Encouraged by smart, effective public policies, more and more Maryland K-12 schools are turning to solar to power their classrooms, save money and help the environment, according to a newly-released nationwide study.
You are here
SEIA is the solar energy industry’s go-to source for the latest coverage on solar power, including U.S. and international policy, research and polls, business and financing trends, and more. Our staff strives to support the media covering solar energy issues and guide our members on effective media outreach with clear statements, background materials, news and multimedia resources.
SEIA is committed to informing policymakers, the media, and the American public about the benefits of solar energy for today’s communities, our economy, and our country.
Learn more from our statements and industry news below.
Bolstered by the NY-Sun initiative, as well as by Gov. Andrew Cuomo’s continued commitment to renewable energy, New York’s K-12 schools could save a nearly a half a billion dollars over 30 years by utilizing solar energy, according to a newly-released nationwide study. New York City alone could save $209 million.
In recognition of its highly successful America Supports Solar campaign, which was launched earlier this year as part of National Shout Out for Solar Day, the Solar Energy Industries Association (SEIA) has won a silver 2014 W3 Award for web creativity from the Academy of Interactive and Visual Arts (AIVA).
WASHINGTON, DC – Encouraged by effective, forward-looking public policies, as well as Gov. Deval Patrick’s continued support of solar energy, more and more Massachusetts K-12 schools are turning to solar to power their classrooms, save money and help the environment, according to a newly released nationwide study.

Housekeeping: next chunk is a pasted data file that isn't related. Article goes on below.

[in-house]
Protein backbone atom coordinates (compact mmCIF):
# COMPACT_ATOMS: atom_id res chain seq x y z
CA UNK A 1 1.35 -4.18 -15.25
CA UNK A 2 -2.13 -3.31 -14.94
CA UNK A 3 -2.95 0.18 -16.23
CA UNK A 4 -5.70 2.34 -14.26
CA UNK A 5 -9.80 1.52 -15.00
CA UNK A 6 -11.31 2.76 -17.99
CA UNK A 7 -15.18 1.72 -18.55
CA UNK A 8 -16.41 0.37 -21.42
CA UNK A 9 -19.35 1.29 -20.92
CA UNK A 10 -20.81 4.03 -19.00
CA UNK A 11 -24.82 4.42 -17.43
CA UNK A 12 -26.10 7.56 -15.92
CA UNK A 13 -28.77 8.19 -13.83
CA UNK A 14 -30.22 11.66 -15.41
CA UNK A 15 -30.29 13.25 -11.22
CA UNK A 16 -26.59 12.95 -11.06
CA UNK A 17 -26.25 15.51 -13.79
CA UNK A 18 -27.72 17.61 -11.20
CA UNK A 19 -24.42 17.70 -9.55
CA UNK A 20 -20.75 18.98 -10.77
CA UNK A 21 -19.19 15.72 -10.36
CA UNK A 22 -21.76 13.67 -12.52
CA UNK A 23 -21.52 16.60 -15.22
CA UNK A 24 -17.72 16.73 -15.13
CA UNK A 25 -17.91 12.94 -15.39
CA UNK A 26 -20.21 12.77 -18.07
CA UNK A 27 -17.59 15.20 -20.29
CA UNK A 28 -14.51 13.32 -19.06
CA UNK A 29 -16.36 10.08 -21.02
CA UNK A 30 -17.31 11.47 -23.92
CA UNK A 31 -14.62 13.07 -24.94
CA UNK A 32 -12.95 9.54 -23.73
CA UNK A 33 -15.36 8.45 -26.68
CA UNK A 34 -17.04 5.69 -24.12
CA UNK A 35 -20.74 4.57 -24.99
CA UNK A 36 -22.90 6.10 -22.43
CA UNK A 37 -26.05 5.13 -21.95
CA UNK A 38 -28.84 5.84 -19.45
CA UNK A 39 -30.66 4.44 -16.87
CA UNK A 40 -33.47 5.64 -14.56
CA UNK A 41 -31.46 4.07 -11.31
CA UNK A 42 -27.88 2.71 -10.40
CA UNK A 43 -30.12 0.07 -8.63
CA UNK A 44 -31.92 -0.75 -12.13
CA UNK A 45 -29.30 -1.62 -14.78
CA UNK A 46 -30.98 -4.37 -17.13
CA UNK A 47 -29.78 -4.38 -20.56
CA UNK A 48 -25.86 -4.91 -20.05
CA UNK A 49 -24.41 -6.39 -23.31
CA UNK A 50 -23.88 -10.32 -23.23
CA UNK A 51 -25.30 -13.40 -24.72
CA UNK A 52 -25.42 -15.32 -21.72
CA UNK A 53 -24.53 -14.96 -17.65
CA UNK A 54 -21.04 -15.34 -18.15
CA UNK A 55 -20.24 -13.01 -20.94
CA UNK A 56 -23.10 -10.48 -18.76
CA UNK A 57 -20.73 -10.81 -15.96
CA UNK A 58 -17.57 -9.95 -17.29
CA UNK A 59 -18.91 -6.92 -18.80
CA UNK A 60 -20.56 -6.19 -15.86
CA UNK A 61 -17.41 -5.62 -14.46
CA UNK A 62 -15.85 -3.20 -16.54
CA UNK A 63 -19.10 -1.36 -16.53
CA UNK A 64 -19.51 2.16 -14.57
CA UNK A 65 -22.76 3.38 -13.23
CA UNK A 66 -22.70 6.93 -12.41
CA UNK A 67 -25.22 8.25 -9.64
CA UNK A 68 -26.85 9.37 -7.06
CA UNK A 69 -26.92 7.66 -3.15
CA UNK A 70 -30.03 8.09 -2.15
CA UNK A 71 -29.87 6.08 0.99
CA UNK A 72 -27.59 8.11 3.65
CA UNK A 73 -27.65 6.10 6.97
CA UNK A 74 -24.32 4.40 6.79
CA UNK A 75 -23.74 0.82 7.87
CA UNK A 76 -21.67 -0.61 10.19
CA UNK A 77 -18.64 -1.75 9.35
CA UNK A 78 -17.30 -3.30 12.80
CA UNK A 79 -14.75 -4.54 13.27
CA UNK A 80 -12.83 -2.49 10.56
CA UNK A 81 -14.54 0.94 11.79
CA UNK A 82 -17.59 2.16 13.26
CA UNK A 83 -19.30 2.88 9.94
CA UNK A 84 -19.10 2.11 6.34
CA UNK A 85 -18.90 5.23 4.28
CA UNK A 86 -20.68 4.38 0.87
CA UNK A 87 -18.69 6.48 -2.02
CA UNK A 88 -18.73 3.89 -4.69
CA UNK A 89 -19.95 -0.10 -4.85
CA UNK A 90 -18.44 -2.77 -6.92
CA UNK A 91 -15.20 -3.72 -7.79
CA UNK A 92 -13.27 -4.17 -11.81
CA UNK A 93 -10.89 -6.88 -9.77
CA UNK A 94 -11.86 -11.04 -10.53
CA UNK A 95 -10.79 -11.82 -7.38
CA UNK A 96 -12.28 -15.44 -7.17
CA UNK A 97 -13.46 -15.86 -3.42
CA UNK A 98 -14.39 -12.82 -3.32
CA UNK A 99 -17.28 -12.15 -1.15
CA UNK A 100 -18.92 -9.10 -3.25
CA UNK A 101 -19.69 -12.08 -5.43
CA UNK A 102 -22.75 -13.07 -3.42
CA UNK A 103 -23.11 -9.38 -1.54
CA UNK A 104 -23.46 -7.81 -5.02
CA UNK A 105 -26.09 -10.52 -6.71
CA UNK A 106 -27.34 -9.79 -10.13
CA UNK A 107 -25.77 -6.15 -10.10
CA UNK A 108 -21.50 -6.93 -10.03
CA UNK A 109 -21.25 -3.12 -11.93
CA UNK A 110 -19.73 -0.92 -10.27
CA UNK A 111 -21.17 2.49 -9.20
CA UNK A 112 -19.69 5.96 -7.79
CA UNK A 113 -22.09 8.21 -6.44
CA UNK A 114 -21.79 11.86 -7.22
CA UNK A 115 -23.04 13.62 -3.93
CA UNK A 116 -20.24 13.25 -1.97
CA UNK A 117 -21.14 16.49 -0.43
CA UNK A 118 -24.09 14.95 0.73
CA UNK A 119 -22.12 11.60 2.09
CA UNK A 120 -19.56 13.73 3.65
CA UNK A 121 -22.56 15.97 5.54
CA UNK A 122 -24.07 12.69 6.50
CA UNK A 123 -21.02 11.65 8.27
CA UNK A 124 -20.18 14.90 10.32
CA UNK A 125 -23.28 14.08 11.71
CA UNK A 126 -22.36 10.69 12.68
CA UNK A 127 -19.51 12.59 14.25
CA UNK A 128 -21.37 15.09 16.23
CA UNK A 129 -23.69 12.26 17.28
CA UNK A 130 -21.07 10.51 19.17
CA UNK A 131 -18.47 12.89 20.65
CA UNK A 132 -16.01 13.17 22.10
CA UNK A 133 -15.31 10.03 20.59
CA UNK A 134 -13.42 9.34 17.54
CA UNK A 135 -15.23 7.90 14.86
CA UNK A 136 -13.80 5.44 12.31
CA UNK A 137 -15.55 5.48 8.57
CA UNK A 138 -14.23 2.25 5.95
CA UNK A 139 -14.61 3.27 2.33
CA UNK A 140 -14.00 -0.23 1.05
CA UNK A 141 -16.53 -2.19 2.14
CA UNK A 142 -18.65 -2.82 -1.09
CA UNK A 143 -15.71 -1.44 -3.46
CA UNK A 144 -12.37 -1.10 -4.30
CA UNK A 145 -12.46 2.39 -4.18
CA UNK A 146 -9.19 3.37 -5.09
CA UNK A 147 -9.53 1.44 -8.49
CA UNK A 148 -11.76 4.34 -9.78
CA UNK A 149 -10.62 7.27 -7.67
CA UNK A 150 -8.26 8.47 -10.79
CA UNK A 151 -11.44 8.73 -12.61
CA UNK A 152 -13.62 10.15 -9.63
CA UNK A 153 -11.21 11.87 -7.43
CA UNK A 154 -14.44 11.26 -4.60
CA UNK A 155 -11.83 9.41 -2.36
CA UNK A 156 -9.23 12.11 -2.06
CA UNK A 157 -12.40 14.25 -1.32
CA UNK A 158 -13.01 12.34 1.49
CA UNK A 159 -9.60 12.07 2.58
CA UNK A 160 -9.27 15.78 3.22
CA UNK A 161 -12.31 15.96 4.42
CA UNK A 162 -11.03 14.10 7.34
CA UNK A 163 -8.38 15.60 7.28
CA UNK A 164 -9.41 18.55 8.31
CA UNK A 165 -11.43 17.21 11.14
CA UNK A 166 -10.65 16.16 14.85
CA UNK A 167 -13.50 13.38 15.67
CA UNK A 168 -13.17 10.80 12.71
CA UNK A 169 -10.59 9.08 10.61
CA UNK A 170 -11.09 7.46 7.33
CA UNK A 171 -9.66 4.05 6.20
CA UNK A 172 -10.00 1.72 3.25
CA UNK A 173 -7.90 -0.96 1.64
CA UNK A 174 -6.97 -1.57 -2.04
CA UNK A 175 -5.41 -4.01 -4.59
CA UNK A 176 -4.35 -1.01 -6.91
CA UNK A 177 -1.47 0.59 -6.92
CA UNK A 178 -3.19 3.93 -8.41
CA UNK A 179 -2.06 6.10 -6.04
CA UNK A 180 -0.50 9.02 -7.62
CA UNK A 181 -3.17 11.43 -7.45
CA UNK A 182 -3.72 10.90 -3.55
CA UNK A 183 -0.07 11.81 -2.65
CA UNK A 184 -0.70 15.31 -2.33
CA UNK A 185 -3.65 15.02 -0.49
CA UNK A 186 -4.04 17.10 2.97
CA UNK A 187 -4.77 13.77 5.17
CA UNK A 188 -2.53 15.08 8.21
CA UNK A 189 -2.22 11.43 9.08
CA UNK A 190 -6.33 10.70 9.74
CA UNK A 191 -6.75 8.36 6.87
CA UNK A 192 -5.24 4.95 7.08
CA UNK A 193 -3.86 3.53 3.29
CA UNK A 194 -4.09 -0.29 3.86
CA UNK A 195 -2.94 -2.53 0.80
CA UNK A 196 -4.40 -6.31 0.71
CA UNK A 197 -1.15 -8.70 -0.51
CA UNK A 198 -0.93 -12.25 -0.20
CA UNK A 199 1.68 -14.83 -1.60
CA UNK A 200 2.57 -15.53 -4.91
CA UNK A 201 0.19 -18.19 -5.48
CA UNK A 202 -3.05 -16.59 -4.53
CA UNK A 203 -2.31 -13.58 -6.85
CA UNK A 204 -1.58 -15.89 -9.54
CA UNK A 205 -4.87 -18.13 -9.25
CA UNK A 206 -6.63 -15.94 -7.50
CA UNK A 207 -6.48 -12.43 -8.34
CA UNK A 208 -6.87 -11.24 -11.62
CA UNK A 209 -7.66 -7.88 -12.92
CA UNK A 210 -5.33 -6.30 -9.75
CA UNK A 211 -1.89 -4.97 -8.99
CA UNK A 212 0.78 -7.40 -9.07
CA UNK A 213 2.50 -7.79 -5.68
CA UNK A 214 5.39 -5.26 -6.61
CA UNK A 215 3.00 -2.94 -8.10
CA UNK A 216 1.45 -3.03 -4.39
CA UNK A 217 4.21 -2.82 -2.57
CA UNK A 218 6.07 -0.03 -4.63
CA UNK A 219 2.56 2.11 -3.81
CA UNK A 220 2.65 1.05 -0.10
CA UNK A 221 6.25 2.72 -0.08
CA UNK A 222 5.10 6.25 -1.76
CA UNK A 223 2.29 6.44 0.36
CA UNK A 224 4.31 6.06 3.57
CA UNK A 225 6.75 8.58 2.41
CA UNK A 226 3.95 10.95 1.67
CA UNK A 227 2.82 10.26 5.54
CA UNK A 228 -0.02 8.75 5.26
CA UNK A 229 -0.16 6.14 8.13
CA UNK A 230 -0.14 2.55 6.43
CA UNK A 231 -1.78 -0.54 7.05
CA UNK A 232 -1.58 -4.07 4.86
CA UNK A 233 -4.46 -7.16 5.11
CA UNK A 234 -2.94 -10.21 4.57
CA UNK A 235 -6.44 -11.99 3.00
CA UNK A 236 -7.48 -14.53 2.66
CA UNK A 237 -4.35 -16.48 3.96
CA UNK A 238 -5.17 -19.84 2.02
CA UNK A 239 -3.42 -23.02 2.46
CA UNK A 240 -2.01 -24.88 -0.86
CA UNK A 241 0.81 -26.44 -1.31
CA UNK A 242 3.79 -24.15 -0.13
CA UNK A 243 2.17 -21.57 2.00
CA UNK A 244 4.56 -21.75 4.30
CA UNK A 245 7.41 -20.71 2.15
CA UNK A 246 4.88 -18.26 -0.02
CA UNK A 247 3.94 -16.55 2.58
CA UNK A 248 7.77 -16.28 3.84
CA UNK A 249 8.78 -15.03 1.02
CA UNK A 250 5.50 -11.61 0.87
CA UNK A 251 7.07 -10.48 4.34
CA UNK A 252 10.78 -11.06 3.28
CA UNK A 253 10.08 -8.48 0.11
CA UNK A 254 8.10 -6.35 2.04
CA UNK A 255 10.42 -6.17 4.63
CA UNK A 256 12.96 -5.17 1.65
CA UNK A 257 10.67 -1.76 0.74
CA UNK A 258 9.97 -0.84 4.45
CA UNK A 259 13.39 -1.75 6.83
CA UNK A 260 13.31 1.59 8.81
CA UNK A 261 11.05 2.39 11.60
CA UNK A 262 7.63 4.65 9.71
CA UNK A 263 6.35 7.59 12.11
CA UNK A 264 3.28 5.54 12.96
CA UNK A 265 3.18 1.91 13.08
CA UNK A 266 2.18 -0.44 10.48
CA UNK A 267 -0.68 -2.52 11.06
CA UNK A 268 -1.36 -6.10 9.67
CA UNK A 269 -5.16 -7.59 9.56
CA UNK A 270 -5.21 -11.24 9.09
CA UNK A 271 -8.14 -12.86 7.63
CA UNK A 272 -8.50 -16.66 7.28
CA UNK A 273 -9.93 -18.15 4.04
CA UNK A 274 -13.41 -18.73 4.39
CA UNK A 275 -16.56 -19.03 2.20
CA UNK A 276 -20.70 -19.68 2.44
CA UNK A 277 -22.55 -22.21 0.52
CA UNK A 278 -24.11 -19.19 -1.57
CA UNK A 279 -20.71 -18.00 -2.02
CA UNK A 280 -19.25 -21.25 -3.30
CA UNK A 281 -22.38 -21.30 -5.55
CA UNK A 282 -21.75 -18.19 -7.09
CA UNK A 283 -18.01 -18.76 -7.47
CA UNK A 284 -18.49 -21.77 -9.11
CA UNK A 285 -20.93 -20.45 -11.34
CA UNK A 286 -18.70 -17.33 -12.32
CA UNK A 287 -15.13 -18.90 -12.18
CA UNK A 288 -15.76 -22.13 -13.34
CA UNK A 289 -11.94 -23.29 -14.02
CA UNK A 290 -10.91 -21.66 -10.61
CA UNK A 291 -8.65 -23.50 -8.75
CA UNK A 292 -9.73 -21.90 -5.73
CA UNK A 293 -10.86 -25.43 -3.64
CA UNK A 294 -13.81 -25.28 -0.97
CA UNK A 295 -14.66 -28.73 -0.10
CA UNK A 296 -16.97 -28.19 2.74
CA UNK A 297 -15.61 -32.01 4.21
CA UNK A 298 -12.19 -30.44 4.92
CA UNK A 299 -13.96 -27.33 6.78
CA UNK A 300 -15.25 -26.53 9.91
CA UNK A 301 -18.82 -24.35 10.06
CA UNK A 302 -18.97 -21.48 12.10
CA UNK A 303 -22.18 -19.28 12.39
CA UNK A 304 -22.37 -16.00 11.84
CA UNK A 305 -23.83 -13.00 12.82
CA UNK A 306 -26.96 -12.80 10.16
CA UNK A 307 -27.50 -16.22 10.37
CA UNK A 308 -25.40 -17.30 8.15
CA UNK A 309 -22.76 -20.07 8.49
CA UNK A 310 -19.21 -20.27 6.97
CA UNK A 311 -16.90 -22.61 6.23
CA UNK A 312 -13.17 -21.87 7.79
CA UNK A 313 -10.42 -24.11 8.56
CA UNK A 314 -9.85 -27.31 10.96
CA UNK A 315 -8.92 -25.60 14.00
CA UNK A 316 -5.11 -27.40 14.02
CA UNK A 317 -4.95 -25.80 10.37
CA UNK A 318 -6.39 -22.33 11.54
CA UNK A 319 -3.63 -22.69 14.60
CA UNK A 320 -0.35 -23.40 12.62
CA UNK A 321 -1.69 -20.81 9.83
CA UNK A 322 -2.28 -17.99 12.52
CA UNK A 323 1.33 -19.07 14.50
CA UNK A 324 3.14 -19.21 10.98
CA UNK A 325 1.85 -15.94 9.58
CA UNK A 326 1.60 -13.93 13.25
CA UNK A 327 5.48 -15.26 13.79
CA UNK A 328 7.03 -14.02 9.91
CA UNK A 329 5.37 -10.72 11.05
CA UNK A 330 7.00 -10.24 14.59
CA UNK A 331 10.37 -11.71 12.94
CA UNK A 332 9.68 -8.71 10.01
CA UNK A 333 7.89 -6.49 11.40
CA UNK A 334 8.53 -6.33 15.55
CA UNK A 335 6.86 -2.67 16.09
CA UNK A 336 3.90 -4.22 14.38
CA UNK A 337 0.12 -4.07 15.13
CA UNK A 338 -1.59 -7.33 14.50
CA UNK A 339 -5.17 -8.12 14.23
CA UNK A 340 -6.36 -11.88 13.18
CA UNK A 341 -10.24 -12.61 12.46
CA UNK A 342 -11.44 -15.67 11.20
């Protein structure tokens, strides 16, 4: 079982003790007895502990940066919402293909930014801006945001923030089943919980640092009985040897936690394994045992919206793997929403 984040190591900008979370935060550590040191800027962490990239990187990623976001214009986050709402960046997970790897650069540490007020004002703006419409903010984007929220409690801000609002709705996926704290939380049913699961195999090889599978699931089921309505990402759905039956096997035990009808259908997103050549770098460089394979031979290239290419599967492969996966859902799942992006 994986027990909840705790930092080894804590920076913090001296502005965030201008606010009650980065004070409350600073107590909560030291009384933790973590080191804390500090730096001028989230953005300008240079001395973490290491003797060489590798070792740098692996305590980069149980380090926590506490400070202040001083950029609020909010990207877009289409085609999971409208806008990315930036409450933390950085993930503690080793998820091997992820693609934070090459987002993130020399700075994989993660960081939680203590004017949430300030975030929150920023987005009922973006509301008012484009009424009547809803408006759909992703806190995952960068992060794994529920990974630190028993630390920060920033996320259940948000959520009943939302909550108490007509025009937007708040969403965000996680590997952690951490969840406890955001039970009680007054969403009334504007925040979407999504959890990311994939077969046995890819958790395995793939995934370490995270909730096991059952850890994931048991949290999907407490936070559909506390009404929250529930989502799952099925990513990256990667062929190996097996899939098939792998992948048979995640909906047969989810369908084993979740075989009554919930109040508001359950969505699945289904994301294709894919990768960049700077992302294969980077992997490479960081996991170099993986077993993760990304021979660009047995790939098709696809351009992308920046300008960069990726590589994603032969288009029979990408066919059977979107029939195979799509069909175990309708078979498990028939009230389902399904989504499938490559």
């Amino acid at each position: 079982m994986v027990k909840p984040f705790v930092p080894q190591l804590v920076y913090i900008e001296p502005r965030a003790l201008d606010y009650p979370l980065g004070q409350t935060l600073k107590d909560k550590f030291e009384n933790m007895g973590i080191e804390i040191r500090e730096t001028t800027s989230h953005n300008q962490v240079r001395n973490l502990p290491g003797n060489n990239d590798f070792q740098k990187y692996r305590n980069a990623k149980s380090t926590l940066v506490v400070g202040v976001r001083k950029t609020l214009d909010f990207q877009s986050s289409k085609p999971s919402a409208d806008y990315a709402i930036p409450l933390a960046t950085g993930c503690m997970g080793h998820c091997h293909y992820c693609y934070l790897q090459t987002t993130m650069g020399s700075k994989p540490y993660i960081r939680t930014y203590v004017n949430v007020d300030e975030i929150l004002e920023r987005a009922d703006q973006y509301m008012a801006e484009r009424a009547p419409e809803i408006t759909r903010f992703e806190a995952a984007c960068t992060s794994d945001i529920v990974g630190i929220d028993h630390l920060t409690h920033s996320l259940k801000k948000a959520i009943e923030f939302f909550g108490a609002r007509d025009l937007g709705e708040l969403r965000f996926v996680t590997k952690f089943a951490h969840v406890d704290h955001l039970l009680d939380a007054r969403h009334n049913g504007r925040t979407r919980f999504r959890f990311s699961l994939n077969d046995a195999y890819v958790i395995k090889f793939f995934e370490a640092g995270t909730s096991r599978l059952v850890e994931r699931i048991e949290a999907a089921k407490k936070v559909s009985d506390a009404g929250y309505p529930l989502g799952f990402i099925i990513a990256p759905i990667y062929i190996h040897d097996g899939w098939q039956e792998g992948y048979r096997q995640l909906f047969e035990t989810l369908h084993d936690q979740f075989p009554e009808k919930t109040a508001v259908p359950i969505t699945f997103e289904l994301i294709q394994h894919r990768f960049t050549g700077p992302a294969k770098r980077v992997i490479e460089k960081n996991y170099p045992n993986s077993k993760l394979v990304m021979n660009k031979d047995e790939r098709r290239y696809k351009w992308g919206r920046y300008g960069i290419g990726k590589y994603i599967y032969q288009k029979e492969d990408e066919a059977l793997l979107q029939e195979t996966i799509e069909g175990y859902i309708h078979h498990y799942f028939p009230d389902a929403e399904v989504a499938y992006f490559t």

WASHINGTON, DC - Even though it falls outside the Top 10 states in the U.S. in terms of population, New Jersey ranks a strong second in the nation in the number of K-12 schools which have turned to solar energy to power their classrooms, save money and help the environment, according to a newly-released nationwide study.
Mass. has surprising potential for solar power, and the state offers plenty of tools to turn rooftops into clean-energy generators
China and the European Union defused their biggest trade dispute by far on Saturday with a deal to regulate Chinese solar panel imports and avoid a wider war in goods from wine to steel.
One brewer at this weekend's 4th annual Brewfest in Milwaukee stands out for its greenness.
Jim McCabe uses 28 rooftop solar panels in the brewing process at his Milwaukee Brewing Company. A sign outside his place in the city's Third Ward says "Milwaukee's 1st Solar Brewery."
When Winstanley Enterprises came to the Brattleboro Selectboard with a proposal to build a two-megawatt solar farm along Interstate 91, just north of the West River, we were excited about the idea of a renewable energy project that could generate enough power to provide electricity to about 400 homes, while also offsetting more than 123 million pounds of carbon dioxide emissions over the next 20 years.
Like thick smog hanging stubbornly overhead, many of the arguments against President Obama's climate change policy are stagnant, potentially dangerous and pose a serious, long-term threat to America's future. The naysayers have called the president's plan everything from "sheer fantasy" to "massive sacrifice," but they are tethered to antiquated, 20th century mindsets.